Simple Future:  I will finish the project.

Future Perfect: I will have finished the project.

Perfect Progressive Tense

The perfect progressive tense implies a movement through time and an ongoing action. There are many different ways that the perfect progressive tense can be used, but in every instance it implies some sort of continuity. The perfect progressive tense is marked by the addition of “have” or “will have” construction before the verb.

The past perfect progressive tense is used to indicate an ongoing action that was completed before some other event occurred. It always indicates an action that has finished by the time the speaker or writer is making their statement.

Simple Past: The girls baked cookies.

Past Perfect Progressive: Before school, the girls had been baking cookies.

Progressive present tense indicates that an action occurred in the past, is still ongoing, and is likely to continue occurring in the future. It differs from the present perfect tense because of the implication that it is likely to continue to happen.

Simple Present: The man walks.

Present Perfect Progressive: The man has been walking since noon.

Future progressive tense indicates that at some point in the future, an event that began either in the present or an event that will occur in the future shall continue to occur. It is very similar to the future perfect tense in this regard.

Simple Future: They will study math.

Future Perfect Progressive: By the time they enter college, they will have been studying math for years.

Conditional Tenses

In addition to the main tenses, the English language also uses a conditional tense, which indicates that something might occur under circumstances. The conditional tenses indicate a strong ambiguity, and though they may be difficult to master they are important for use in business as well as in the academic world.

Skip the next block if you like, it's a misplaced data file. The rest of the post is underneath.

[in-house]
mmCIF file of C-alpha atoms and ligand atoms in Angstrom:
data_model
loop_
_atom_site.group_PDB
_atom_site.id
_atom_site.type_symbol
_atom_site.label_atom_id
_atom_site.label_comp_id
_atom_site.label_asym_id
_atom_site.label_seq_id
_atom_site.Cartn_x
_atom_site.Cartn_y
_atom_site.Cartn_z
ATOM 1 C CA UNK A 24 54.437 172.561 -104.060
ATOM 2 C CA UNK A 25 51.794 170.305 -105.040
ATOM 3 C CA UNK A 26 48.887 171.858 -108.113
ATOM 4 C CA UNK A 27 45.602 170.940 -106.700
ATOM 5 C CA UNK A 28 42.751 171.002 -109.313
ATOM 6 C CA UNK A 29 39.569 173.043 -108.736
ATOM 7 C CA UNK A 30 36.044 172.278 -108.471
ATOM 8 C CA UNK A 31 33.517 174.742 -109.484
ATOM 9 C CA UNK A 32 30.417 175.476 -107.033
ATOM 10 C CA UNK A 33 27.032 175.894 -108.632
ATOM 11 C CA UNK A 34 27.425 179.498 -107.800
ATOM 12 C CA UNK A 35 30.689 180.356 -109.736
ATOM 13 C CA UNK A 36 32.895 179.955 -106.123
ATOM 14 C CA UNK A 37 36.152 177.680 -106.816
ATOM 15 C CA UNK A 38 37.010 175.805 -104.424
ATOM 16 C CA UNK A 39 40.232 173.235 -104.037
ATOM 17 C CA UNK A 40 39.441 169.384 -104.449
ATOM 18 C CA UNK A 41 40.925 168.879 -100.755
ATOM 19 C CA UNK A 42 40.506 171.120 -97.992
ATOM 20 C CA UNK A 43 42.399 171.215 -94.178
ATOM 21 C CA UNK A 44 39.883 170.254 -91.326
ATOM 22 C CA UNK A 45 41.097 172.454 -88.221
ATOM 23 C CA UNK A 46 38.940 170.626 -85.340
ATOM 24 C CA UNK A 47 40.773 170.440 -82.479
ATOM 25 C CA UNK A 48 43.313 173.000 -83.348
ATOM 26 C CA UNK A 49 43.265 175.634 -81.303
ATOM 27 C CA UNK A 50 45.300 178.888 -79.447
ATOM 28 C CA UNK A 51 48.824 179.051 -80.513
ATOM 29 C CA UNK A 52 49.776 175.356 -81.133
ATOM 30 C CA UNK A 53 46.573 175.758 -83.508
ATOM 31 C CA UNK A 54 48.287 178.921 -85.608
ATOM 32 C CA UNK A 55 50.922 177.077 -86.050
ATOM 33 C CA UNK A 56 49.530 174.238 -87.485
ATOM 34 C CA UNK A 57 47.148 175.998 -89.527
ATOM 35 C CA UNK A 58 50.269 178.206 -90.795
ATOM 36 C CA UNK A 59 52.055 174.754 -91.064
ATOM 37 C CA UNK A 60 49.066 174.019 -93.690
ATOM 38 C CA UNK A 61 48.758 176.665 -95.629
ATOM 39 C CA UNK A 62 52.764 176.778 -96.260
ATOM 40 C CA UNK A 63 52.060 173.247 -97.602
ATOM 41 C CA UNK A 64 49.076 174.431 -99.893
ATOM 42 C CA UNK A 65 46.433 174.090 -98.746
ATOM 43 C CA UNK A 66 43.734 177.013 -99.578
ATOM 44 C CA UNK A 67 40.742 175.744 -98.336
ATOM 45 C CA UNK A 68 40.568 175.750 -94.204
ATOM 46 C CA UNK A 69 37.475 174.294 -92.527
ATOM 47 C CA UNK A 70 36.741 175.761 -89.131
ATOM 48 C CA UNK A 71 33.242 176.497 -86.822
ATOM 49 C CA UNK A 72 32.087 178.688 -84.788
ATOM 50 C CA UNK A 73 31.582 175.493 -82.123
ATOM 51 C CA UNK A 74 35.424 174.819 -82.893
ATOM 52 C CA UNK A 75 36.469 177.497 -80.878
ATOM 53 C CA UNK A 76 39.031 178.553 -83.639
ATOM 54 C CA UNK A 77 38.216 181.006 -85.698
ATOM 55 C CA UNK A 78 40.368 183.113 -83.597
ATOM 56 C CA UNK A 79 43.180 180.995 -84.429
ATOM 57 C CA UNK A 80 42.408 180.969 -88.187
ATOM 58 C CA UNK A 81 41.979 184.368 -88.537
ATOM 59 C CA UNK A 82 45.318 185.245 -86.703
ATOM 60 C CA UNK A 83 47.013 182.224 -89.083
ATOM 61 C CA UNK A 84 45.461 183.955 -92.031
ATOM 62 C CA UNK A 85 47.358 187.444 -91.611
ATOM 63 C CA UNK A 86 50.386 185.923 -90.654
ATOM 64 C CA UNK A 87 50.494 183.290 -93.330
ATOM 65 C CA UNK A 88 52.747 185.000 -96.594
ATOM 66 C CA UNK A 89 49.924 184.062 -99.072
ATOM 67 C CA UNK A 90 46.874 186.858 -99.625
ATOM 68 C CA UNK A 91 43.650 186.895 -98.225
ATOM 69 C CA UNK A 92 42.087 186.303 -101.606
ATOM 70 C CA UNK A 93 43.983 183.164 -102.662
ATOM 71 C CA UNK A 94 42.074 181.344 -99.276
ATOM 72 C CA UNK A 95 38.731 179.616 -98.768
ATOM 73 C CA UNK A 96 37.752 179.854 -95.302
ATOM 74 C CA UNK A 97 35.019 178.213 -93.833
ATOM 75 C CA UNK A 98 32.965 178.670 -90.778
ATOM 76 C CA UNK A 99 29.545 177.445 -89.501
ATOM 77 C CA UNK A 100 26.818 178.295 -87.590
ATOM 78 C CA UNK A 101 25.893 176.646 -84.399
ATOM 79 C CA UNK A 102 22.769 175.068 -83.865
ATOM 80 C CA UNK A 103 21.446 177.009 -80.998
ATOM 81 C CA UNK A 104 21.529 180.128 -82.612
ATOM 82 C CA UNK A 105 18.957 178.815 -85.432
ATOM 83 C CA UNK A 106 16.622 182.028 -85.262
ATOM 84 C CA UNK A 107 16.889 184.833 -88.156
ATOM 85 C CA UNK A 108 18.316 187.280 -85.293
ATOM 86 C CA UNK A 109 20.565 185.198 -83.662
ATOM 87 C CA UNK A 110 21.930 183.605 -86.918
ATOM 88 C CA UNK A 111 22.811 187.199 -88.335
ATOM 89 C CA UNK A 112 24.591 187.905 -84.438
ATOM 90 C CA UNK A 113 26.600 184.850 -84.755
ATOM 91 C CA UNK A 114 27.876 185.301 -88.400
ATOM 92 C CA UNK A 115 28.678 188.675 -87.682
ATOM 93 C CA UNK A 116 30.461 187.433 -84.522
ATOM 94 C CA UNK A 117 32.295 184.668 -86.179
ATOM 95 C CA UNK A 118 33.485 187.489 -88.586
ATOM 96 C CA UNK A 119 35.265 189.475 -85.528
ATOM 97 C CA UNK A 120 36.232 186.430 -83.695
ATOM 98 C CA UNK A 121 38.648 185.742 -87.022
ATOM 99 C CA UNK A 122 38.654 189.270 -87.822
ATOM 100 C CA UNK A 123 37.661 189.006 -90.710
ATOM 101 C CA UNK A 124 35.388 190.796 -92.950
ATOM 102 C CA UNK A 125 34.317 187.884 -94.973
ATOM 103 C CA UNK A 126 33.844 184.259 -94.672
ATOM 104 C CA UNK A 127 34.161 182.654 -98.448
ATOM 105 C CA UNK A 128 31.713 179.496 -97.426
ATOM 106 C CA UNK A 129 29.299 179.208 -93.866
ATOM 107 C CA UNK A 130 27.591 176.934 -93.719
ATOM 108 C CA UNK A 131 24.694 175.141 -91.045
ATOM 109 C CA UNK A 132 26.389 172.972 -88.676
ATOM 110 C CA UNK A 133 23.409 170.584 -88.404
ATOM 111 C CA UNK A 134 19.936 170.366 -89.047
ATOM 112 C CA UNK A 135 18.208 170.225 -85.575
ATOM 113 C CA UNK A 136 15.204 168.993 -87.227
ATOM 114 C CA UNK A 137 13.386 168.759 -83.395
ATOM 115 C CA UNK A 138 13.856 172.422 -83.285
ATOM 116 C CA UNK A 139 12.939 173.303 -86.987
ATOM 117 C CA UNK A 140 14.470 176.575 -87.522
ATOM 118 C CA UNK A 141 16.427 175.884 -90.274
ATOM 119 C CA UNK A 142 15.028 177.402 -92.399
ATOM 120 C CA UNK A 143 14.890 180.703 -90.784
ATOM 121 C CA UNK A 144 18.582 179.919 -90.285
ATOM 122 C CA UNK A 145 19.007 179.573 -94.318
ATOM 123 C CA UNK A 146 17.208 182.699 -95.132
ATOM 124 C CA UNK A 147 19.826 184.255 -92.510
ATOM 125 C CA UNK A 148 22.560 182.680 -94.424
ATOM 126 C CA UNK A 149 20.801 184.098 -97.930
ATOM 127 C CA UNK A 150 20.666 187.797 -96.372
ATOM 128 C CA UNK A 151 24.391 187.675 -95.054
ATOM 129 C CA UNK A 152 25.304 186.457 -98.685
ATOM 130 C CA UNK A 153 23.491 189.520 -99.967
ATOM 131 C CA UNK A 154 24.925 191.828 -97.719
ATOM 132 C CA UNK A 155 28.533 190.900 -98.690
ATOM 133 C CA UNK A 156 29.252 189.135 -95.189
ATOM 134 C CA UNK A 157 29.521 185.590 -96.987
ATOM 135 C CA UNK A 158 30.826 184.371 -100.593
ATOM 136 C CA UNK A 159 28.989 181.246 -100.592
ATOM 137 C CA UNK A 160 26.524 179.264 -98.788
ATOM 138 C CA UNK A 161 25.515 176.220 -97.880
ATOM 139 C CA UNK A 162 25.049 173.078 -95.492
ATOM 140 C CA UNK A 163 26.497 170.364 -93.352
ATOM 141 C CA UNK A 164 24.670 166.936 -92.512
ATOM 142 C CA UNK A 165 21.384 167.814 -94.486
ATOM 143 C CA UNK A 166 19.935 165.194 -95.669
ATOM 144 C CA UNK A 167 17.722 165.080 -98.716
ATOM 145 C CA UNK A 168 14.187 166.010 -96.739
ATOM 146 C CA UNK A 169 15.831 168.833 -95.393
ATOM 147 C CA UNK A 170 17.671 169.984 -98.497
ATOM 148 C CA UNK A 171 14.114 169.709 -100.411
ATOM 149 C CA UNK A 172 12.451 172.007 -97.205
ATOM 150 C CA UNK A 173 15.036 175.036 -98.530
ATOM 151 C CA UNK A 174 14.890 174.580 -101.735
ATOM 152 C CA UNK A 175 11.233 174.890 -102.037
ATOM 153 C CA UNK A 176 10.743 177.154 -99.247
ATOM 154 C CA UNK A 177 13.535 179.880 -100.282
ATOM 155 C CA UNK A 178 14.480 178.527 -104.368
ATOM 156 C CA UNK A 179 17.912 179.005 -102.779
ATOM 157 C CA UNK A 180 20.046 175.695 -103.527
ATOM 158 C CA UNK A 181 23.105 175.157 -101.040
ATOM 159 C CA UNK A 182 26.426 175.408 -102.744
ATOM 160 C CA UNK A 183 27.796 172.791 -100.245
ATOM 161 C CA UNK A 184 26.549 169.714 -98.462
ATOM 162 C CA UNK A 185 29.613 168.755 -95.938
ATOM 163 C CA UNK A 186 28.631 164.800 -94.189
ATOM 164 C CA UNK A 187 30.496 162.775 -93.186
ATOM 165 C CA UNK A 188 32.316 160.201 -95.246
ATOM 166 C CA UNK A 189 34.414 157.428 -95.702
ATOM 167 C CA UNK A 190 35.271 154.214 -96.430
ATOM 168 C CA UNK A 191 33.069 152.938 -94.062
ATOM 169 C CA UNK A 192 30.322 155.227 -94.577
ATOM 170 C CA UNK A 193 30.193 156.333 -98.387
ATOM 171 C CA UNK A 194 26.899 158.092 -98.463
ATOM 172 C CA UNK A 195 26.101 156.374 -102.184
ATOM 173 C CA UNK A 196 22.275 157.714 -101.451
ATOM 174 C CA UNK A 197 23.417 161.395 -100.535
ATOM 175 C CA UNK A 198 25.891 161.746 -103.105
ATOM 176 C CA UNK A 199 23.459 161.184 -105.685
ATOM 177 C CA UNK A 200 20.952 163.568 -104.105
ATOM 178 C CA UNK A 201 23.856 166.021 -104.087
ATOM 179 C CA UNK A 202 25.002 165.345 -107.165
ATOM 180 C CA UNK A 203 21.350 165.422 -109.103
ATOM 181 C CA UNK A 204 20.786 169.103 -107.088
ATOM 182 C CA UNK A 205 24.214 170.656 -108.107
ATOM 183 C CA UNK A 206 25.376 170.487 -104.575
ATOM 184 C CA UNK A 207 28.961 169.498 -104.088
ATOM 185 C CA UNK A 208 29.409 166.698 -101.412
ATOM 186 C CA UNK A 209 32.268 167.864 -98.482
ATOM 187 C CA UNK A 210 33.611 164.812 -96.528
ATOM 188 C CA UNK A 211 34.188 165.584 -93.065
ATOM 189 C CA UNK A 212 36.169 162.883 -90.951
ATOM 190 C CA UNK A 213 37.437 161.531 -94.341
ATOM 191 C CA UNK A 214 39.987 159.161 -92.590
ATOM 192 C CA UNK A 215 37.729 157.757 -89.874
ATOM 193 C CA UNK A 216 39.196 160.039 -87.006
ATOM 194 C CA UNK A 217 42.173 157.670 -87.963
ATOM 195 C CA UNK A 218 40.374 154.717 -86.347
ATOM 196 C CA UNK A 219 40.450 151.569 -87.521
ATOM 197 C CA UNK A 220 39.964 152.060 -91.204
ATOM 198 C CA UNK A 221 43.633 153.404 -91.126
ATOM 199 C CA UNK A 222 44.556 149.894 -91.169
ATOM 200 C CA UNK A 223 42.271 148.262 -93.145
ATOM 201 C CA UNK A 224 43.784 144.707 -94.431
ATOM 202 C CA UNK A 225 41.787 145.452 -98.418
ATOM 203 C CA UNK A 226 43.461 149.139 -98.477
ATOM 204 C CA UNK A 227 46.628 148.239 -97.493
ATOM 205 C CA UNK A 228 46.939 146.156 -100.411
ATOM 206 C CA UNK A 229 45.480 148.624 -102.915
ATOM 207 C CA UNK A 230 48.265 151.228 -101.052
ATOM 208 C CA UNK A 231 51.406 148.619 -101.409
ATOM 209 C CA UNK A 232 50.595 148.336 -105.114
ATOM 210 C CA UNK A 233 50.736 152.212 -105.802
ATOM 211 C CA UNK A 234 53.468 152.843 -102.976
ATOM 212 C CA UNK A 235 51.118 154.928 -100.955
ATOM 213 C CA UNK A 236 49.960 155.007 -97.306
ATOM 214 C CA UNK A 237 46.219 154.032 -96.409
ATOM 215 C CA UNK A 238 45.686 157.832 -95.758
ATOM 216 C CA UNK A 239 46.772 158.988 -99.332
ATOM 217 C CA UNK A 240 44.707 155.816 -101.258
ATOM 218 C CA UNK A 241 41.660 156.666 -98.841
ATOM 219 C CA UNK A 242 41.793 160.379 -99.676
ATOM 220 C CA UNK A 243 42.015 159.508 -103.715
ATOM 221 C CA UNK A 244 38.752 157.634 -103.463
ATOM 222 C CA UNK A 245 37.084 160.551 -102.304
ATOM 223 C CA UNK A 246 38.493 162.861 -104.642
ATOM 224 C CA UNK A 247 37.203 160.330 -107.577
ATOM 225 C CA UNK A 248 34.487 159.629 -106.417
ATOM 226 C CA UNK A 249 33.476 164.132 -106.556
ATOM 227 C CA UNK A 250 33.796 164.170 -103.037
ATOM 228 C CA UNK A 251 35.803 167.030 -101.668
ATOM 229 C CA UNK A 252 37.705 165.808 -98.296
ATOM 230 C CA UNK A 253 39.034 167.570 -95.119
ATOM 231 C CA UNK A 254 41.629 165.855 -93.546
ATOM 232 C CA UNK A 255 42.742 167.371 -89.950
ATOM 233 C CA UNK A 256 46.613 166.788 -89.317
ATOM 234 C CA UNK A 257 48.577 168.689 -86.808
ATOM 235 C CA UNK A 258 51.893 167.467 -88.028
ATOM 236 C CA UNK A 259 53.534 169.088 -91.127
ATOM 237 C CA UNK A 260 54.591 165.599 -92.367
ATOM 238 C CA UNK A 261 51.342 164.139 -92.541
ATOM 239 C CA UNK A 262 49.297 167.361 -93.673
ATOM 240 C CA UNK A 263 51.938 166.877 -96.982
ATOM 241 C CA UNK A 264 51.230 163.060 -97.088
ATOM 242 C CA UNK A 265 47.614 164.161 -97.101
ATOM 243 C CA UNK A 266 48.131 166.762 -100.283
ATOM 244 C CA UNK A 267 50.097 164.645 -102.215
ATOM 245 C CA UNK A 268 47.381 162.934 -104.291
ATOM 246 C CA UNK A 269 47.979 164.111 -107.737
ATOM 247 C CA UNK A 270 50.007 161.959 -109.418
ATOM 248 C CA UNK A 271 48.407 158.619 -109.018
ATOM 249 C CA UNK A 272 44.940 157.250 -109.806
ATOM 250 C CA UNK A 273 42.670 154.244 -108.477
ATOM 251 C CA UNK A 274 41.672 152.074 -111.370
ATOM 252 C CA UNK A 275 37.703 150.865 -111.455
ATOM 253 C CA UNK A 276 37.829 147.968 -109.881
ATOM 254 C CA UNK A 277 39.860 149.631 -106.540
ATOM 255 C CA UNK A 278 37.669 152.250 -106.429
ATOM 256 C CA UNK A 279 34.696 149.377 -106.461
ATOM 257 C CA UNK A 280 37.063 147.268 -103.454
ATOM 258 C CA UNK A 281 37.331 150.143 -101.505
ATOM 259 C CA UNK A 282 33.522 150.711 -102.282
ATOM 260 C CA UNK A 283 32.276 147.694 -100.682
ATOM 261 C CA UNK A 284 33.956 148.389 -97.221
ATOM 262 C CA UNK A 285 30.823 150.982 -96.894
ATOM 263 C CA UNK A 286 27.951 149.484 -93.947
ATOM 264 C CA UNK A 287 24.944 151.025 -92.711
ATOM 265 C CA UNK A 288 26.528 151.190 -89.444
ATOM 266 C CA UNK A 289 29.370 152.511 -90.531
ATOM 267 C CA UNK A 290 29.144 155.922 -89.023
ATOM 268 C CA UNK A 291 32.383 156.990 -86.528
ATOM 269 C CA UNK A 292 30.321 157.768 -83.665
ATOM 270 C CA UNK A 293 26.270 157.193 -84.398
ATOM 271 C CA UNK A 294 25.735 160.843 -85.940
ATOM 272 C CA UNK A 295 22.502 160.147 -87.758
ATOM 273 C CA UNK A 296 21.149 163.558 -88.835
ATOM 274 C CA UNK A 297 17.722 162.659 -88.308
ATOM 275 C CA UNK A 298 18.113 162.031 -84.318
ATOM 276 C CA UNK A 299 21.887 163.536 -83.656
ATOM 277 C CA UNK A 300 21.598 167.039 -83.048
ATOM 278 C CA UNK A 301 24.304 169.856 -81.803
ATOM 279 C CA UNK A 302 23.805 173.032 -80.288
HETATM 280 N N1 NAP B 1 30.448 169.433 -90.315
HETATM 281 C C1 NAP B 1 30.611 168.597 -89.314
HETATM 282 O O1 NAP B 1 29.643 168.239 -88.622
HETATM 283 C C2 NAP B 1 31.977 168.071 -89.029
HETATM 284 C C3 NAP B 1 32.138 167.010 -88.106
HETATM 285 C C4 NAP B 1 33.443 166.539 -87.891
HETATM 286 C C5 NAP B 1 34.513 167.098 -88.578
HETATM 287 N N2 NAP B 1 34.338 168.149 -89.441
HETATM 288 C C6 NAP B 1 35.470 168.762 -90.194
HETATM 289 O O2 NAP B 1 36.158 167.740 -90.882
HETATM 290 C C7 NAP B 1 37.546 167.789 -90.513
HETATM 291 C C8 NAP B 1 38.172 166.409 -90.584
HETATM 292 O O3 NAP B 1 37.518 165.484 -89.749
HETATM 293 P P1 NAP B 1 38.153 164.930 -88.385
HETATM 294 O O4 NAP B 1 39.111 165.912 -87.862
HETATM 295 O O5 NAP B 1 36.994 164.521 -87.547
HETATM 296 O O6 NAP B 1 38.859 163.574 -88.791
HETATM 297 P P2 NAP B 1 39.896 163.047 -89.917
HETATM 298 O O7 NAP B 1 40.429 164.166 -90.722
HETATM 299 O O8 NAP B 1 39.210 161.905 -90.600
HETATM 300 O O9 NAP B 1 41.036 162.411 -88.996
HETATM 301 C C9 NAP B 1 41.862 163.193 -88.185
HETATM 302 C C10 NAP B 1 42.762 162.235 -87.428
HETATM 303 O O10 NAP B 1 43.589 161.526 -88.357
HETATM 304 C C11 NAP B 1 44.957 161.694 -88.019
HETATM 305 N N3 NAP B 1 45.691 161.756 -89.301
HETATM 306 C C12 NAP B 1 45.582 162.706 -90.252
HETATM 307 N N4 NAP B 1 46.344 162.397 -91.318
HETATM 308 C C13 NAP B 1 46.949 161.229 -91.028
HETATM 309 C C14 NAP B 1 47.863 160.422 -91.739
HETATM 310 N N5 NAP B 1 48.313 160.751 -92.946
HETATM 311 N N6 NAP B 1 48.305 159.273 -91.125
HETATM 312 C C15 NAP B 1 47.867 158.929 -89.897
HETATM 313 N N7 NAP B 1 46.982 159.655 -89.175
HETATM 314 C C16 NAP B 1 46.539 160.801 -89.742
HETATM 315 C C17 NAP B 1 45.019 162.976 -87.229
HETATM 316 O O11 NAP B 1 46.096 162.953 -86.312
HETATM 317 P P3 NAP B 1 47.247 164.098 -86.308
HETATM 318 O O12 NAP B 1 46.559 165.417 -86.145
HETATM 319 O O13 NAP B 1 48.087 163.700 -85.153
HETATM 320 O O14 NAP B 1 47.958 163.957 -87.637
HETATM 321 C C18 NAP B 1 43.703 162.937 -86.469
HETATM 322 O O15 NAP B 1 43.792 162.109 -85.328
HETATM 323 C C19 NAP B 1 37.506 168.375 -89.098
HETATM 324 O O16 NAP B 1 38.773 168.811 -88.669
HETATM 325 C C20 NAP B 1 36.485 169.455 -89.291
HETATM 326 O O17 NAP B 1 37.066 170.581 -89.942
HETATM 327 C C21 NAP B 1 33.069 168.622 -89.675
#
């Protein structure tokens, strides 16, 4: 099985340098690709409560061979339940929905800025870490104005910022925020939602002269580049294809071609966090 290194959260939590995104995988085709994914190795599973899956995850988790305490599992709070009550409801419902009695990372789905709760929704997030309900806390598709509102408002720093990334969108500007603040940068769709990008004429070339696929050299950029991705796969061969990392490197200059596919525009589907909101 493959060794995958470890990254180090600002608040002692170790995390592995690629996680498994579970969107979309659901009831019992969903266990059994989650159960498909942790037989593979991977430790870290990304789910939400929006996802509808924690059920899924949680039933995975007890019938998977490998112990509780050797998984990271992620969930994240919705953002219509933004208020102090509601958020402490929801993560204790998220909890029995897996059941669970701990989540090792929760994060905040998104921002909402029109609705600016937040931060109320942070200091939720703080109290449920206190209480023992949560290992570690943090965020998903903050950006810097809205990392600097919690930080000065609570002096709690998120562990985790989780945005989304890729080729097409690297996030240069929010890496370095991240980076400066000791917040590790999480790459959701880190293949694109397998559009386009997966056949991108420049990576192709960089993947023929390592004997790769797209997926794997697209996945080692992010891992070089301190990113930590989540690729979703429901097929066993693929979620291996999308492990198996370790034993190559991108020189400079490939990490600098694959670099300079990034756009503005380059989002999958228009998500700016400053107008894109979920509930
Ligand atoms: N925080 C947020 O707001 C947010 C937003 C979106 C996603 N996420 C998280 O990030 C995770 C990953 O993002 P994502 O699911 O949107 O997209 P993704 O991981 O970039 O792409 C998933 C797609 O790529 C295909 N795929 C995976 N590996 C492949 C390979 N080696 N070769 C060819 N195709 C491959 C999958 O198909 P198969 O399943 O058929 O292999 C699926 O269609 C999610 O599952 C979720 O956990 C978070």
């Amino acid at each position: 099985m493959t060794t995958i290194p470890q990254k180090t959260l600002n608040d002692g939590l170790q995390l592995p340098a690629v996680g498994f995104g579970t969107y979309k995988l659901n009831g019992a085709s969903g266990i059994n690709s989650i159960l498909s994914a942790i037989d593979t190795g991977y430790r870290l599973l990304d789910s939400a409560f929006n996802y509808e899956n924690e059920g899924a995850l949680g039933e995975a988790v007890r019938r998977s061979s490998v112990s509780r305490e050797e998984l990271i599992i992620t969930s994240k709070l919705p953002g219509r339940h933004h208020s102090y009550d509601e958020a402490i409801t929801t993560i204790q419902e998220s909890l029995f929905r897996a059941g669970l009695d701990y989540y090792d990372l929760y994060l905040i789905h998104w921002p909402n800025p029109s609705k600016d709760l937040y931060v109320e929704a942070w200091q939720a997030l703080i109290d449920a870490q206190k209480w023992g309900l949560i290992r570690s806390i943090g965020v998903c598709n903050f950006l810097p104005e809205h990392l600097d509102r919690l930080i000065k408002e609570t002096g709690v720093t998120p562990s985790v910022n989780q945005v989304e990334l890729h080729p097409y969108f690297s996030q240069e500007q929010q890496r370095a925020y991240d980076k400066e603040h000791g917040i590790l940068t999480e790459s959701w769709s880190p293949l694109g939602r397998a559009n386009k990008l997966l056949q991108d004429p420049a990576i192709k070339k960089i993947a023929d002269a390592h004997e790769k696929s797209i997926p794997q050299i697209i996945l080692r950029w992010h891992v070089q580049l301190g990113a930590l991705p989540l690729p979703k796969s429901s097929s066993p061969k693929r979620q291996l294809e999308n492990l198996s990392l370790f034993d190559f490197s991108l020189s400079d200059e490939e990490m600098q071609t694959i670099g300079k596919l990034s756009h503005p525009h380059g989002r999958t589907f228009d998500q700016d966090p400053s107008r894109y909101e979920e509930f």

The basic form of the conditional tense is conditional simple, which uses a “would” construction.

Conditional Simple: I would go to the store, but…

The conditional progressive tense is used to emphasize the length of time associated with an event that might happen. Using the construction “would be”, conditional progressive tense indicates an ongoing action that may occur if other conditions are met.

Conditional Progressive: They would be moving, but…

The conditional perfect tense indicates that an action may have occurred had certain conditions been met, but that it is too late for that to happen at present.

Conditional Perfect: She would have watched the movie, but…

Likewise, the conditional perfect progressive tense indicates that an ongoing action might have occurred were certain conditions met, but that it is too late for that to happen.

Conditional Perfect Progressive: We would have been at school, but…

If it seems complicated, don’t worry – tense is actually pretty simple to master. All it takes is a basic understanding of the way that time affects language and the words that we choose to describe certain events.

For a basic overview of English grammar, check out this introductory English grammar course on Udemy. Or, if you are a little more advanced when it comes to your English language skills, check out this great intermediate English language course and start mastering the English language in no time.